There is a popular "explanation" for their results...Canon provided them with a hand-picked copy
Canon would have had to custom-build one with a different optical formula...I seriously doubt that Canon could find a copy where the 17-40 at f/4 delivers corner sharpness comprarable to the center, and is better overall at f/4 than the 16-35 II at f/8.
Note that when looking at the 16-35 II, it's actually sharper at f/2.8 than at f/8 - also pretty unlikely. DxO's measurements of 17-40 show that it doesn't get sharper when stopping down to f/8, because apparently it's already very sharp wide open. Yeah, right...
DXO is such a reliable site...
Like I said, their Scores make sense if you always shoot in dimly lit warehouses. In 150 lux illumination, the better high ISO performance and dynamic range (you're going to boost those shadows, right?) of the D3x make the Zeiss 21/2.8 a better lens, and that clearly accounts for it's higher score.
Oh, wait…you thought that the Scores were logically derived from the Measurements? Silly, silly tron.
... still, after getting the ff I can say that the lens is indeed excellent unless you're looking for corner sharpness wide open, f2.8 speed (imho seldom necessary at this focal length, and these are not very bokeh'ish anyway)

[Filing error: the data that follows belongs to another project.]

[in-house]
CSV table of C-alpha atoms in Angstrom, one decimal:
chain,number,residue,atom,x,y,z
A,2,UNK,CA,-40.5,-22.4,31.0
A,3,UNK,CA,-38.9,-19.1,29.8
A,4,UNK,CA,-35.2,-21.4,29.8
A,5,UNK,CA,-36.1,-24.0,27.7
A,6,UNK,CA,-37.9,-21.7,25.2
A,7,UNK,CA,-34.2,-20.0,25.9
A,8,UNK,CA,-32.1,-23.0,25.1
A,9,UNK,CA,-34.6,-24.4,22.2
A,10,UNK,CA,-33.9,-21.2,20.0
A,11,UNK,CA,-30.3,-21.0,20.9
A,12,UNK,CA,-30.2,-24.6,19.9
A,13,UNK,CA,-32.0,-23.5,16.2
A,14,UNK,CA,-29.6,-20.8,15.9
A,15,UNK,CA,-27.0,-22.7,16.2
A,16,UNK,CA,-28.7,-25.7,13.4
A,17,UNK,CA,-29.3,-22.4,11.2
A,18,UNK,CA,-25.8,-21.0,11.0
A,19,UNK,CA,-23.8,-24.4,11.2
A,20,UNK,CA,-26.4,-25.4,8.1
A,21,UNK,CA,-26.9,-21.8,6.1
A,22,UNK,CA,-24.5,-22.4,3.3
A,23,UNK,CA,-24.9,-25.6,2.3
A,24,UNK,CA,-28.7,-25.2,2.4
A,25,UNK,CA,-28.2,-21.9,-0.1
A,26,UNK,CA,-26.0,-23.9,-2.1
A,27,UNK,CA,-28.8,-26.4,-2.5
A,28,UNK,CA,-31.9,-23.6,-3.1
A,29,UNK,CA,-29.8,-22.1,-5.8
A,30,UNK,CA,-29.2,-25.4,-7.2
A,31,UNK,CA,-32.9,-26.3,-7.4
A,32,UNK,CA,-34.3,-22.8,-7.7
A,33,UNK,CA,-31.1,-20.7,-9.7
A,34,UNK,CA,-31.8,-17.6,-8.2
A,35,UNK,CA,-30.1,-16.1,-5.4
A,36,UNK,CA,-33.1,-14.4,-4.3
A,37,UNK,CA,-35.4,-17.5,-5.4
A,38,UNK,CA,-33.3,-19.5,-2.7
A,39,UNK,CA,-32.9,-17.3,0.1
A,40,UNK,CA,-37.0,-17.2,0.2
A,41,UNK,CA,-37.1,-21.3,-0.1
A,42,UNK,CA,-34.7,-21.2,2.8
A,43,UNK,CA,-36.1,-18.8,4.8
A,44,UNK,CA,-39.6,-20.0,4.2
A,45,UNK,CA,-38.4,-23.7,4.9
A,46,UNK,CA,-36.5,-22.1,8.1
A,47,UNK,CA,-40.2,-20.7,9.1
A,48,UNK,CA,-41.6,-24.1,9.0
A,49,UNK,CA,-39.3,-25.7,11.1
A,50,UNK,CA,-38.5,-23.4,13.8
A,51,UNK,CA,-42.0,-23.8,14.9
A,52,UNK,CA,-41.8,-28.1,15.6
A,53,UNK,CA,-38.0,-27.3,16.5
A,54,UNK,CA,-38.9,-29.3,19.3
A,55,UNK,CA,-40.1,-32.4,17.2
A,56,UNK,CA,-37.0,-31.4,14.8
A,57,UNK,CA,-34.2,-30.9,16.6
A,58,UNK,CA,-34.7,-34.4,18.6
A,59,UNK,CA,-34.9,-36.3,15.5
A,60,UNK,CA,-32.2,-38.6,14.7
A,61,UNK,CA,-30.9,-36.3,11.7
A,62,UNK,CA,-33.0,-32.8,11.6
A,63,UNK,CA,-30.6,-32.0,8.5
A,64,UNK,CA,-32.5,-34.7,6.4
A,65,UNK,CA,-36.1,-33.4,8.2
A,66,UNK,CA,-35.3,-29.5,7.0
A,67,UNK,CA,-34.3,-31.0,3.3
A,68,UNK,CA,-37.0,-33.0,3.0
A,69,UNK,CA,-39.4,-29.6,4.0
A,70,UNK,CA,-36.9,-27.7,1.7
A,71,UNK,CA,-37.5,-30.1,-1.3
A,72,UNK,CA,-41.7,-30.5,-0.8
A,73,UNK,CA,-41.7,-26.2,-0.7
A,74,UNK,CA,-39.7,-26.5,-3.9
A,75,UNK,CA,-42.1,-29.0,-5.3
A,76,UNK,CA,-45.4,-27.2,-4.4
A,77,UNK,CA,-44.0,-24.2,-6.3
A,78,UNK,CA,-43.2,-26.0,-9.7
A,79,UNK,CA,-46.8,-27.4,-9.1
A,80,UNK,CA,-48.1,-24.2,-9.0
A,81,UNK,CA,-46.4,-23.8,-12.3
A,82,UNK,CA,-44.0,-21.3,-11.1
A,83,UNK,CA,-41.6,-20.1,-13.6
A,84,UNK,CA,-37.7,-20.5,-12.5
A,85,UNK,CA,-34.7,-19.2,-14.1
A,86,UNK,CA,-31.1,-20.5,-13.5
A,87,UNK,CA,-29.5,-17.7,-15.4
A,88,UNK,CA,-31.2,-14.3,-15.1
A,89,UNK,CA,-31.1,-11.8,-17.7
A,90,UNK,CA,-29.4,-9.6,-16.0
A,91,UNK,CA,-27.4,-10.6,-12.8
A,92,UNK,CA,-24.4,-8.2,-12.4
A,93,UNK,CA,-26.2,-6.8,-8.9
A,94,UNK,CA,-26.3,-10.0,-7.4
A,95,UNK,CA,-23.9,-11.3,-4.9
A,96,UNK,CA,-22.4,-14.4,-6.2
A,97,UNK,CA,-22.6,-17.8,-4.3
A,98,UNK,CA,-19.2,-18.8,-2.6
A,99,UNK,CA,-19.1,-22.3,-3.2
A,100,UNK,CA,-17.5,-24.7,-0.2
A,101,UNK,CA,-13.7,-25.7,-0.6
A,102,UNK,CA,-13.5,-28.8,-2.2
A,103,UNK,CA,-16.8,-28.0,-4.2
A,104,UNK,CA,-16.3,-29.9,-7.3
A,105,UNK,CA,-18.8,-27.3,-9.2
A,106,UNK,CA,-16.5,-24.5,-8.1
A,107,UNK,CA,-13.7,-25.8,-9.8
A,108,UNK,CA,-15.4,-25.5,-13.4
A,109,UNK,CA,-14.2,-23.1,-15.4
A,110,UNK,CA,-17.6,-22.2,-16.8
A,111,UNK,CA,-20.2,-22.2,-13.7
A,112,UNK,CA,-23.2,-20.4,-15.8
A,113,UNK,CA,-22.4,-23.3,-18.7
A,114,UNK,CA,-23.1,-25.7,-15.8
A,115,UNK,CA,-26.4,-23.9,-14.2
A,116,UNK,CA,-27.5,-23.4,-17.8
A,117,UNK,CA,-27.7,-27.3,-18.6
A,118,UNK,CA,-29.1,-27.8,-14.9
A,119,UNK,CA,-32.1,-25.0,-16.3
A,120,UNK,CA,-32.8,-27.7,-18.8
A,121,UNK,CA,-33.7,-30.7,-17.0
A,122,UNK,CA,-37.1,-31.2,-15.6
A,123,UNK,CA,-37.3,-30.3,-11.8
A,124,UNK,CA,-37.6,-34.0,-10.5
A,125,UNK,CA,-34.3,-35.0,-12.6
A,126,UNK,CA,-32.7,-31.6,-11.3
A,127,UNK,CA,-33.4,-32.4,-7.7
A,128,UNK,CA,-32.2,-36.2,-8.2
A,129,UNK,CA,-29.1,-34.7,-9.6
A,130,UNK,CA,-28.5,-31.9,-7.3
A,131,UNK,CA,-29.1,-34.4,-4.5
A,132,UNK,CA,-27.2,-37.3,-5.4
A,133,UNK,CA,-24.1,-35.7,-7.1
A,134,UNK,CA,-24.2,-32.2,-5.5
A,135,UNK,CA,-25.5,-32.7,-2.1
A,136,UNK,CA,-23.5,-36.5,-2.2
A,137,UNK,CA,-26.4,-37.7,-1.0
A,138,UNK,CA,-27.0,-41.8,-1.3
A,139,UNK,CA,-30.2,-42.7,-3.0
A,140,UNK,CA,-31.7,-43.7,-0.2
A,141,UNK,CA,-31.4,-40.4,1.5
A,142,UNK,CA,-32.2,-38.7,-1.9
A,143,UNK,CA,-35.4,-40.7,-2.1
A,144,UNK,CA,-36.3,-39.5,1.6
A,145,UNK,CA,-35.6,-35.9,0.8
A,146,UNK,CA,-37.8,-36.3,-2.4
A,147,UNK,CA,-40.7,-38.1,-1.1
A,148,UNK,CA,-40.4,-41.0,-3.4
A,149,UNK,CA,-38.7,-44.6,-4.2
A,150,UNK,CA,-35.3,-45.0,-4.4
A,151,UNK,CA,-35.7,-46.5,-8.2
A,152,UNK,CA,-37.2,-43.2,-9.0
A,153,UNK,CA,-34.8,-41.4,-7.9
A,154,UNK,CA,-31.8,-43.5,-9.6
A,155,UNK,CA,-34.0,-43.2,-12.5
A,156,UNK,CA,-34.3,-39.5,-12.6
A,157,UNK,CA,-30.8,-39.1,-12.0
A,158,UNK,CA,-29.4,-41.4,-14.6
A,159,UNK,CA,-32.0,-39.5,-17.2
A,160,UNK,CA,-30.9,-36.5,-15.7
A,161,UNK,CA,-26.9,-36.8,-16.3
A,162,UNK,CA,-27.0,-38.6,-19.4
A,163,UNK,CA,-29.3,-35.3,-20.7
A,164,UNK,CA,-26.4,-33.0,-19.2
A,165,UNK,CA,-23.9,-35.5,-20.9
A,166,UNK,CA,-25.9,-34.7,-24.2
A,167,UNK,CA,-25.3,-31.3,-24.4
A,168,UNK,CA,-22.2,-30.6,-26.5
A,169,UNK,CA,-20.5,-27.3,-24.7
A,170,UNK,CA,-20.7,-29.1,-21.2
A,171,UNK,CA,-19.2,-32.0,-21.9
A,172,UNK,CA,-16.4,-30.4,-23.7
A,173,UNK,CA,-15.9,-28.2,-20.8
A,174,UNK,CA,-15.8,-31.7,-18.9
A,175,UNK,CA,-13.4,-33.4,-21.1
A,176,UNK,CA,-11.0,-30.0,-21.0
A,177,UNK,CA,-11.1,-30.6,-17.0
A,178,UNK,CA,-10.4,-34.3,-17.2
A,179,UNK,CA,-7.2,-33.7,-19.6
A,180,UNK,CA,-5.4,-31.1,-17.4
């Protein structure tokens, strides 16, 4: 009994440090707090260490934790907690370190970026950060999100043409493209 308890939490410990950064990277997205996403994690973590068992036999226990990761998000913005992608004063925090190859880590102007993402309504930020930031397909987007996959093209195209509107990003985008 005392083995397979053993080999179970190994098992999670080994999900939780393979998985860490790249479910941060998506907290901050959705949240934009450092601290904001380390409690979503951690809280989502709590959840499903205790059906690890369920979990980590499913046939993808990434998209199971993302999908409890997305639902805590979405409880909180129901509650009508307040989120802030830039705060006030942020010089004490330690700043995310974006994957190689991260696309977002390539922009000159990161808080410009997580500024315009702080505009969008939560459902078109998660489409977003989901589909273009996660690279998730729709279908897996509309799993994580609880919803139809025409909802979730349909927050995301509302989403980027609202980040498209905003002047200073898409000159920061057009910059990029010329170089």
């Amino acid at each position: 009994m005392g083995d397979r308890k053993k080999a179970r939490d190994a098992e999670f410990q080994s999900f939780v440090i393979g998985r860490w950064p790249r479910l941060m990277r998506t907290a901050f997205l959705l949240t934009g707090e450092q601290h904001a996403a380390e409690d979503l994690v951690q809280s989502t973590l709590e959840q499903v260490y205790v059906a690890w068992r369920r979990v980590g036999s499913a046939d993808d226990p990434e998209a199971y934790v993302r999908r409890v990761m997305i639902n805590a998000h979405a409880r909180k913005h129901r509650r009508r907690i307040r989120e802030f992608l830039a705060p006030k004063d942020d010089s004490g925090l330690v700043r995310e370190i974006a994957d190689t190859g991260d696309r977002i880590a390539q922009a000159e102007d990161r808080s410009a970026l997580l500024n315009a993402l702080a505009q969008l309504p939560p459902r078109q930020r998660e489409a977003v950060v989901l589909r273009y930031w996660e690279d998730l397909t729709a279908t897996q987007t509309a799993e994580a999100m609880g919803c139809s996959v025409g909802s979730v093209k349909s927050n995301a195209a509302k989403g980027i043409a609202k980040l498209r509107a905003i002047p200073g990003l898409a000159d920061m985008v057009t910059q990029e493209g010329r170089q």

The 16-35L II doesn't deliver corner sharpness wide open, either. If you want that, you need to get the TS-E 17L or TS-E 24L II (and don't tilt/shift them too much).
Personally, I have found that the extra stop of the f/2.8 lens helps for low light shooting (and with 'normal' subject distances, you don't run into issues with too shallow a DoF). But I really think that extra stop of light is the only reason to pick the 16-35 II over the 17-40 - for real-world use especially stopped down a bit, there's not a significant difference between the two (or if you believe DxO, the 17-40 is actually much better